TEMPE – Solar power might seem futuristic, but thousands of panels supplying electricity from atop at Arizona State University buildings show the technology is ready to help the state add jobs and move toward energy independence, U.S. Rep. Gabrielle Giffords said Oct. 5.
“When I’m flying in an airplane, I look down and see all these flat surfaces below me and think one day I’ll look down and be excited to see solar,” Giffords said.
Giffords visited two parking garage rooftops sporting solar panels set up under a 15-year agreement with CarbonFree Technology. The university can purchase electricity, which for now accounts for a fraction of its overall use, at a fixed rate.
In all, CarbonFree Technology has installed about 9,000 solar panels at ASU. Giffords touted the installations as Arizona’s largest solar plant not owned by a utility.
“I think it’s important to talk to supporters and developers of solar projects like these ones at ASU, to understand where the industry has been and better understand how we take projects like these and replicate them around the state and country and build on them,” she said.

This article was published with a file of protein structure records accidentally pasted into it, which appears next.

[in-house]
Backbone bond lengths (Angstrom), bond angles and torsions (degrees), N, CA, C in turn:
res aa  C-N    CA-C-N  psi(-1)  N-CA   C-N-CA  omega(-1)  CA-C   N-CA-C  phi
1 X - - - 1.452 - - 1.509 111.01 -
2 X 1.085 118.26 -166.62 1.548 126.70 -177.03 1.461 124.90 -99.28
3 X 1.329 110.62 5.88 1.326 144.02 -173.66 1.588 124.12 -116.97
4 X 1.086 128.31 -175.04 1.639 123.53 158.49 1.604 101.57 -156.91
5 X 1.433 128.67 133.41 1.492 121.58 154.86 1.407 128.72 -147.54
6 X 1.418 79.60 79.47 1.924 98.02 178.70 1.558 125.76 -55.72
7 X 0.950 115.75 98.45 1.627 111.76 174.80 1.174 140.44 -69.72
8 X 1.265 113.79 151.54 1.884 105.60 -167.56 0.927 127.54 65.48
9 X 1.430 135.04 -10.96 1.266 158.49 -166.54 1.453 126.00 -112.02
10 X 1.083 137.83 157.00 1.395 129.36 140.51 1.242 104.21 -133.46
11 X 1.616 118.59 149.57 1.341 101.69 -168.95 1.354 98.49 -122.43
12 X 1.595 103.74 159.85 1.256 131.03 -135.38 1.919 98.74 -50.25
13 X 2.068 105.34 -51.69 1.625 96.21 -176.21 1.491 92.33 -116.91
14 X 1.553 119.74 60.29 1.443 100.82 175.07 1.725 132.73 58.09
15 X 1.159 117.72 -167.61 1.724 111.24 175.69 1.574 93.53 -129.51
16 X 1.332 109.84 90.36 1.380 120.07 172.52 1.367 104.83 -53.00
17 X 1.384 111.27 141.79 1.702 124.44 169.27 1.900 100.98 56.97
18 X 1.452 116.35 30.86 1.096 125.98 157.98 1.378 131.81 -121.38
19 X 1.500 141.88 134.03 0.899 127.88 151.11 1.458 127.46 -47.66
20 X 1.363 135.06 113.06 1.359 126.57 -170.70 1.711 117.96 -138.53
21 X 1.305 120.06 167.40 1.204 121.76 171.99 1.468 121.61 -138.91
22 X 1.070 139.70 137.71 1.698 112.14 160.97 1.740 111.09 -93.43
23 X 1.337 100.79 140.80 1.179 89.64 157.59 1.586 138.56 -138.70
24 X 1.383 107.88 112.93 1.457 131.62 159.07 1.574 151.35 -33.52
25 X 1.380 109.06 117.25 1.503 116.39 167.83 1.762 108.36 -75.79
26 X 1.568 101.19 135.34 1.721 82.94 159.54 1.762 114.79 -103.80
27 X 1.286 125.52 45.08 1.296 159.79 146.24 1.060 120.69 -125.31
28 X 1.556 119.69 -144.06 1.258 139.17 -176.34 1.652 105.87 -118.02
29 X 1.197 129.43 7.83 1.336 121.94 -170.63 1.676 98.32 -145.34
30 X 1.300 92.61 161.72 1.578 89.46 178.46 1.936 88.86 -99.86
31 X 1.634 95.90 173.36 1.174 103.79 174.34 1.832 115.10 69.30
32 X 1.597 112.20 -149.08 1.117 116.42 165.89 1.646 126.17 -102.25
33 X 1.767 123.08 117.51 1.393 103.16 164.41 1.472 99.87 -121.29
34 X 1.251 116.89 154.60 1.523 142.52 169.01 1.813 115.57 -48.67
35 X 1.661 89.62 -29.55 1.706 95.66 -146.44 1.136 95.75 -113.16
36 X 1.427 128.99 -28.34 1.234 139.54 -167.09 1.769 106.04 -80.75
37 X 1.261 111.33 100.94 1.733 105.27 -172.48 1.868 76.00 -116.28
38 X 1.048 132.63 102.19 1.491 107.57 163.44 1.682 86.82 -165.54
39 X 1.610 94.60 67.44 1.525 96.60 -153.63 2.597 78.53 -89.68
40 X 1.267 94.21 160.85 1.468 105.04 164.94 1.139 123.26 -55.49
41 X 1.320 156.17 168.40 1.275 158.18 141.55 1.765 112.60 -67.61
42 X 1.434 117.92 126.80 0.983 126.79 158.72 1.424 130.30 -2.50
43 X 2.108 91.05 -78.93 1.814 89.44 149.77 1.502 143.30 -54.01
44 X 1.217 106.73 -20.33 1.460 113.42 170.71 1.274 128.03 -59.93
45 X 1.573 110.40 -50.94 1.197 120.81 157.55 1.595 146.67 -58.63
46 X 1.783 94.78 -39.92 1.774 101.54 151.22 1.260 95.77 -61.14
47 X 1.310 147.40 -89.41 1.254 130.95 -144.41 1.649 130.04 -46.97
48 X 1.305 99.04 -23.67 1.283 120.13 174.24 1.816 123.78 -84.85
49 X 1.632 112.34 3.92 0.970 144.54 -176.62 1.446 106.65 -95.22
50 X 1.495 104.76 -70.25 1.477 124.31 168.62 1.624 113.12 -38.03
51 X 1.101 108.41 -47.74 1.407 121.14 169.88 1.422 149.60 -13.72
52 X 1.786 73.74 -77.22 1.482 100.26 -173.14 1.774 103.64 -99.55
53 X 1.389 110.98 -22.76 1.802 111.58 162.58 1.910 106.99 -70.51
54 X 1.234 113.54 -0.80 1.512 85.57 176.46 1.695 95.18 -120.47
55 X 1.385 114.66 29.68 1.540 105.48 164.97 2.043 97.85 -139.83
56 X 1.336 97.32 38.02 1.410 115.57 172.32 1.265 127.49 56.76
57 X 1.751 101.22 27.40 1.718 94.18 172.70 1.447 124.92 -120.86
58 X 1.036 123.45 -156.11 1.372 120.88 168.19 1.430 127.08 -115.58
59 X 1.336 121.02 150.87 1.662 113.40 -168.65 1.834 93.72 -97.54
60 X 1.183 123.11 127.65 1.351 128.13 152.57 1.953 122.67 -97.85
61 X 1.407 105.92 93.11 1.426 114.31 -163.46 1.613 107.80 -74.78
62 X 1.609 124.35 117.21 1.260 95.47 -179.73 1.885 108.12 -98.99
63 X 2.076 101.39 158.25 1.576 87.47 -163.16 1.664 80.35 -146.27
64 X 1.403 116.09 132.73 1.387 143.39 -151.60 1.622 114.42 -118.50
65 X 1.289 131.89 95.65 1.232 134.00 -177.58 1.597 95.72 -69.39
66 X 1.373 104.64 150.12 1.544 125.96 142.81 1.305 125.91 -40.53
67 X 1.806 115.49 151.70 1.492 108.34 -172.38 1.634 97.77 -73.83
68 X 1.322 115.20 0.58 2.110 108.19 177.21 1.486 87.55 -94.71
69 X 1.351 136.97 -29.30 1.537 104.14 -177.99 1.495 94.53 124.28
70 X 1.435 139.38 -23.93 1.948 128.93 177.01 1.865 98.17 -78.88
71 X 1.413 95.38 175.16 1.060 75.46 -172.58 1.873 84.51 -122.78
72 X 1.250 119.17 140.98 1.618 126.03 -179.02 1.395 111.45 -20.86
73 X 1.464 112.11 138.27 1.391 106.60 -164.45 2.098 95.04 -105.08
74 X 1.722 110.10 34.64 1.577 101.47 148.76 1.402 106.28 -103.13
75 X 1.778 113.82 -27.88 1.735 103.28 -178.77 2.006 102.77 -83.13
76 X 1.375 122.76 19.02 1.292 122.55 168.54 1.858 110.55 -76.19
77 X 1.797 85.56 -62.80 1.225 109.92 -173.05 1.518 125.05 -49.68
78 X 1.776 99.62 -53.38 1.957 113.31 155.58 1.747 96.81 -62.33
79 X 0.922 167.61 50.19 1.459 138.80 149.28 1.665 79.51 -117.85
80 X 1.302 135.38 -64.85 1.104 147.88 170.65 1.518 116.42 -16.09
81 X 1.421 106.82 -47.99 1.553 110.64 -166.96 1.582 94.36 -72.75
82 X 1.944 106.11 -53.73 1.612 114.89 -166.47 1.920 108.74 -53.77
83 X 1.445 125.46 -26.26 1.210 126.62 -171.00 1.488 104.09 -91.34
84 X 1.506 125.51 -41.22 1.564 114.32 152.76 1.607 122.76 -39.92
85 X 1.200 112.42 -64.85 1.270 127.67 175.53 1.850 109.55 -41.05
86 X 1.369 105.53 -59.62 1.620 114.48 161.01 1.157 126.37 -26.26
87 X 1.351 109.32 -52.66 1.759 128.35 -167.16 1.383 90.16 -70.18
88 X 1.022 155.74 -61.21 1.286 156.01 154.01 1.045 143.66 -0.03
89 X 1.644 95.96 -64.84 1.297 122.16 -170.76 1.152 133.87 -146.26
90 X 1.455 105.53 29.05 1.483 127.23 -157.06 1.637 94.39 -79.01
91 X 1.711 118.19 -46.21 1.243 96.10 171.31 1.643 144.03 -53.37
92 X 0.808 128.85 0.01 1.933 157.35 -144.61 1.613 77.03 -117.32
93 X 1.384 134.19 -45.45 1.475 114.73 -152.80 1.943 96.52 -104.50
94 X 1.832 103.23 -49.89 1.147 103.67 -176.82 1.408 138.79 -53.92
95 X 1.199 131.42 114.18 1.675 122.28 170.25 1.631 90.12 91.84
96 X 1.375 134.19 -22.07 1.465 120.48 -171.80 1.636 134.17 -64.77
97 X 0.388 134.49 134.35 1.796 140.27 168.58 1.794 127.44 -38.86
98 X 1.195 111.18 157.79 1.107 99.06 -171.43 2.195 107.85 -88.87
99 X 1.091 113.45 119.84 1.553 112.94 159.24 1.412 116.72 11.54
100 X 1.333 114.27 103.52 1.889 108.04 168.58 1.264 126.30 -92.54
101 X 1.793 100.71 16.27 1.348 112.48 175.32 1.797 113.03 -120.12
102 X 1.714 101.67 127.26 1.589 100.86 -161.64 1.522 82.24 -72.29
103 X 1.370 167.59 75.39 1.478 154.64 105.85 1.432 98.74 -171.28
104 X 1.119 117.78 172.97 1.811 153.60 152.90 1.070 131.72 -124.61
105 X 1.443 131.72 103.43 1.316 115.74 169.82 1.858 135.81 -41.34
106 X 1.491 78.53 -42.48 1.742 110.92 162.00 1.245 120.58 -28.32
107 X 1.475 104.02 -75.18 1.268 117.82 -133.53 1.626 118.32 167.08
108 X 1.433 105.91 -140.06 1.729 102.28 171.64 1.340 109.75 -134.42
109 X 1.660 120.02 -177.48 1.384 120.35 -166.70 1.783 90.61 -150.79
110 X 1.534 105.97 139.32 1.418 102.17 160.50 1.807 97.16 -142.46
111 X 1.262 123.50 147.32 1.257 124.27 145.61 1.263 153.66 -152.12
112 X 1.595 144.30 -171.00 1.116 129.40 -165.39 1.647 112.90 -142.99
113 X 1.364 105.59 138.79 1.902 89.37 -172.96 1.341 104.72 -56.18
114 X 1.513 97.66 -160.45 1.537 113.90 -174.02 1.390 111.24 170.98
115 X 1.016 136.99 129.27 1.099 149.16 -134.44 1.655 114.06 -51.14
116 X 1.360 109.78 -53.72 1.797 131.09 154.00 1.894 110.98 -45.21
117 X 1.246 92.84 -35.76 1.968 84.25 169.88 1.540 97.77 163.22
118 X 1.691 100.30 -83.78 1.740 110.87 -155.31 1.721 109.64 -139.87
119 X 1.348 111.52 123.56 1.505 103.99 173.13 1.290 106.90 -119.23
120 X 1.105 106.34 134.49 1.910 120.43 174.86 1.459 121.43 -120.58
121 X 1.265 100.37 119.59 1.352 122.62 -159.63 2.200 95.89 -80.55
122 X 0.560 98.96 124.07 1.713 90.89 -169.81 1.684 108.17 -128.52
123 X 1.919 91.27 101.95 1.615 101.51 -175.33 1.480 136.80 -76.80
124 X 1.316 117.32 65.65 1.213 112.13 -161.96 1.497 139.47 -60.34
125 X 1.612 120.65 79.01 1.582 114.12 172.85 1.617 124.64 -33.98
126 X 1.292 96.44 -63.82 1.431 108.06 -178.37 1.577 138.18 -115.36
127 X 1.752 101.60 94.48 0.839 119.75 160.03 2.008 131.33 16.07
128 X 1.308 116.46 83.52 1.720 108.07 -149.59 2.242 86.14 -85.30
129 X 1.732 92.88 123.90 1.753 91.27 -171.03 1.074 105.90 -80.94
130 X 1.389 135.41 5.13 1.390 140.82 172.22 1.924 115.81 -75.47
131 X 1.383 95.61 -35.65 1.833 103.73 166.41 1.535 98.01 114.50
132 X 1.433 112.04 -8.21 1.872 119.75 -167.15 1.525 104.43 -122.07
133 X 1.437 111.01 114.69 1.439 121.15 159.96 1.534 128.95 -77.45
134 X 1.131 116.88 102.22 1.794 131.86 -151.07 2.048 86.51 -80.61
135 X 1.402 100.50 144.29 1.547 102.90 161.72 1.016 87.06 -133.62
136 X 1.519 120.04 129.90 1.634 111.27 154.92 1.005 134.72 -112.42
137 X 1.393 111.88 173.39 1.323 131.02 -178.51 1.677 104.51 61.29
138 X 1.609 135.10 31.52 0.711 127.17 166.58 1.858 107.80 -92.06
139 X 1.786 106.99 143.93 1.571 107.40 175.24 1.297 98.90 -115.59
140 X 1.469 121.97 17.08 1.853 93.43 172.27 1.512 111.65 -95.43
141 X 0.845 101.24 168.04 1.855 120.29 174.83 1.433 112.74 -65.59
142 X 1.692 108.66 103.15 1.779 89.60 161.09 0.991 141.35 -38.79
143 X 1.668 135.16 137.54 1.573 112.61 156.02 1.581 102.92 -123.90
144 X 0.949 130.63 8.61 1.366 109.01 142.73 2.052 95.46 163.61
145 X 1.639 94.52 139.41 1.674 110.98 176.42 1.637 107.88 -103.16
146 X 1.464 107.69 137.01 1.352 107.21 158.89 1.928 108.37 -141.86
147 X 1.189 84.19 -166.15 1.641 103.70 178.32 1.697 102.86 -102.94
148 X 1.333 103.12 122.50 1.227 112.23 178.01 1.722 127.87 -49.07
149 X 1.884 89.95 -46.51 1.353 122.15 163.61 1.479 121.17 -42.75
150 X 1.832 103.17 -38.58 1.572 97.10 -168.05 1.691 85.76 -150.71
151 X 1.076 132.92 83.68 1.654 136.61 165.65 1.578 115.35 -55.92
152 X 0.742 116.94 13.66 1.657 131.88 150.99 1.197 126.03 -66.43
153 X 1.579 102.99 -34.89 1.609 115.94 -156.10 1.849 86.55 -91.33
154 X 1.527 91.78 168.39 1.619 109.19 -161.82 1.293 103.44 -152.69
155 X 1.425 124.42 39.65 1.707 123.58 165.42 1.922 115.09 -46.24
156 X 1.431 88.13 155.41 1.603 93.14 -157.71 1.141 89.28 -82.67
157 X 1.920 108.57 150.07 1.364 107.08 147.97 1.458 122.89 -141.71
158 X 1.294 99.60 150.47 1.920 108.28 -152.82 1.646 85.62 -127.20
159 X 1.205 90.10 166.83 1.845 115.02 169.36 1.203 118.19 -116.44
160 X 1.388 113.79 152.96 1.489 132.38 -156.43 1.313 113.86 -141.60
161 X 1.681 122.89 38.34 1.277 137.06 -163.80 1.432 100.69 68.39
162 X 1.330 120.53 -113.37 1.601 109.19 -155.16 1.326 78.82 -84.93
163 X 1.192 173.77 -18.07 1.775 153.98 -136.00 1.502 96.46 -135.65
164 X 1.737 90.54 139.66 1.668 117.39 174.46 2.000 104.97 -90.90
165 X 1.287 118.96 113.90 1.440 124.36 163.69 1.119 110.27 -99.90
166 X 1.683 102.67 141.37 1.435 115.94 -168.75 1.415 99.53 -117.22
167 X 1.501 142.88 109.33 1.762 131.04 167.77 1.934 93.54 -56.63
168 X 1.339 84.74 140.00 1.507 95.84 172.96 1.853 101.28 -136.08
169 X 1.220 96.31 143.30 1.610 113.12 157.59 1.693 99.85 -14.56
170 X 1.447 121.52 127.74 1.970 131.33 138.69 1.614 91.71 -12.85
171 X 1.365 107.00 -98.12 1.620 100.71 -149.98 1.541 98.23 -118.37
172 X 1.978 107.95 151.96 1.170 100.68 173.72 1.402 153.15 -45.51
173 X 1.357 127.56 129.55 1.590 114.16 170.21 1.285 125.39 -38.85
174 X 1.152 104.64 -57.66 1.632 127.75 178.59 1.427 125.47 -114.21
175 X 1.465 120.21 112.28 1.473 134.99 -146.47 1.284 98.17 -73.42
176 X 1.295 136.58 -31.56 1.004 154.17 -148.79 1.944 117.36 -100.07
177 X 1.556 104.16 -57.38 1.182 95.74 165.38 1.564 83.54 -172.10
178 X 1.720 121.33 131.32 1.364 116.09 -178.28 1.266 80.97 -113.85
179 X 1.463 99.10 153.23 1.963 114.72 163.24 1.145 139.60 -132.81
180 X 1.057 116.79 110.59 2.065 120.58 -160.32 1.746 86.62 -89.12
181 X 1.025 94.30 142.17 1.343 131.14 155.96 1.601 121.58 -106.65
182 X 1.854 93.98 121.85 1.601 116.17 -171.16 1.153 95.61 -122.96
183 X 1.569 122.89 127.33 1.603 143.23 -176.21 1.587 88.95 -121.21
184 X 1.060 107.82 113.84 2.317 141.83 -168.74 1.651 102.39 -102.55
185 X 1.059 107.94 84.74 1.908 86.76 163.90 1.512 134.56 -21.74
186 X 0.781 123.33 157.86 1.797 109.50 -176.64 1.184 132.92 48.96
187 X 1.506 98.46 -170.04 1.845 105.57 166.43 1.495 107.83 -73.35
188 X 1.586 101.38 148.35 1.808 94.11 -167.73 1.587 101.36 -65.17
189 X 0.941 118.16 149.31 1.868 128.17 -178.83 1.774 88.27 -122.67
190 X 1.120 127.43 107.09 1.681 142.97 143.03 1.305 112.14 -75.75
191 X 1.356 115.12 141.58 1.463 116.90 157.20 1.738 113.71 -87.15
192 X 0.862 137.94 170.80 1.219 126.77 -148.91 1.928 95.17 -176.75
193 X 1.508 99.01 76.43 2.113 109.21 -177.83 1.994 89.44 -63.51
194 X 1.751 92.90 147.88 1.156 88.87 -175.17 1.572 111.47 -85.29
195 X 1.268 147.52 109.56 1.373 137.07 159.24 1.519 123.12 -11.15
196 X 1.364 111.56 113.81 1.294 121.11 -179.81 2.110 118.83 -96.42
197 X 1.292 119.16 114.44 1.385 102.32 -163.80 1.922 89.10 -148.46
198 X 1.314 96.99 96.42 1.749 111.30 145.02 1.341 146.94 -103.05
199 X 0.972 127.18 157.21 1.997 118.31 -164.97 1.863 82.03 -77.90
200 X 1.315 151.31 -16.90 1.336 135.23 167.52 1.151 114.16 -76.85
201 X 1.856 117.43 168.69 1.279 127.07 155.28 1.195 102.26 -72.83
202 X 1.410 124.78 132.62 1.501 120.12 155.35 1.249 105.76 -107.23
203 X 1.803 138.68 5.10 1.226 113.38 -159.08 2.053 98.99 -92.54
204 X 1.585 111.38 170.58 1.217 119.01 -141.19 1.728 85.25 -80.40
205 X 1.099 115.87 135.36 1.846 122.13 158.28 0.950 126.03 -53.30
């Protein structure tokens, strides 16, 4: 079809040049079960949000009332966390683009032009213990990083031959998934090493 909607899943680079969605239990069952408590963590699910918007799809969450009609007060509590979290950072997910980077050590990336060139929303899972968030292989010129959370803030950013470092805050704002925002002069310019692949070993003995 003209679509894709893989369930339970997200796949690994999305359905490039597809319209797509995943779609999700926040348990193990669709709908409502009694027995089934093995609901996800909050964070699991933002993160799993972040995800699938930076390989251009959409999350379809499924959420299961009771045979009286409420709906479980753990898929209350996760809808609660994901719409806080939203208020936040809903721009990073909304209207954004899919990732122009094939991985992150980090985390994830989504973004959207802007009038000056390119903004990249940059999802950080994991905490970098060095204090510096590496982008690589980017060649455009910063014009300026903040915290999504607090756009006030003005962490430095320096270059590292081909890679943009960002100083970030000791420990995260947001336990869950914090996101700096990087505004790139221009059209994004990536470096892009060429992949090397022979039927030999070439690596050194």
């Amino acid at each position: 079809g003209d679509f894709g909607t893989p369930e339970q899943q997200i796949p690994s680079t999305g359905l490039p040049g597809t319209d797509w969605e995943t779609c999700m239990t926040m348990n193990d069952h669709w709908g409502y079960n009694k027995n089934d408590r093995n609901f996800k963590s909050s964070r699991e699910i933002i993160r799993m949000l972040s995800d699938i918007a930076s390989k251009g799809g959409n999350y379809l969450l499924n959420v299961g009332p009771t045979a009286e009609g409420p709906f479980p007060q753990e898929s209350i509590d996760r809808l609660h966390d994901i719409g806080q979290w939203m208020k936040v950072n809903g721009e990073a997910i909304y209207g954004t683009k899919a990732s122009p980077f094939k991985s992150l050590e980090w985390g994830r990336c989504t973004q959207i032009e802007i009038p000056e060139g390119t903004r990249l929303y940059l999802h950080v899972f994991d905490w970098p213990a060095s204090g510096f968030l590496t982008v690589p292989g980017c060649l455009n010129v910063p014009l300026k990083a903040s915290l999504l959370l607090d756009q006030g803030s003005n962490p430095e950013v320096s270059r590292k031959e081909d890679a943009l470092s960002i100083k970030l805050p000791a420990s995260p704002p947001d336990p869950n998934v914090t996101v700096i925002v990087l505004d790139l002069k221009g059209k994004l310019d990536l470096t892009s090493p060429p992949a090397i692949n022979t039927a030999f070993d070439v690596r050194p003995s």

Giffords said the ASU project demonstrates the potential of solar energy to boost the economy.
“We could take all of these laid off workers and convert them to power America,” she said.
Giffords, a member of the House of Science and Technology Committee, has authored legislation dubbed the Solar Technology Roadmap Act. The bill, which has won endorsement from a subcommittee, would require the U.S. Department of Energy to appoint a group of experts to create a long-term plan to guide solar energy research and commercial uses.
She said one of the biggest hurdles is the perception that solar energy is expensive, unreliable and only suitable for limited applications.
“A lot of my colleagues and people I talk to about solar energy say it’s not serious energy, but we see with institutions like this that show solar energy can contribute seriously to our state and country,” Giffords said.
Bonny Bentzin, ASU’s director of campus sustainability practices, said being able to install solar panels on structures is an advantage for the university.
“Before the panels were built this was just an average parking garage,” Bentzin said. “Now it’s a place with solar panels and a parking garage.”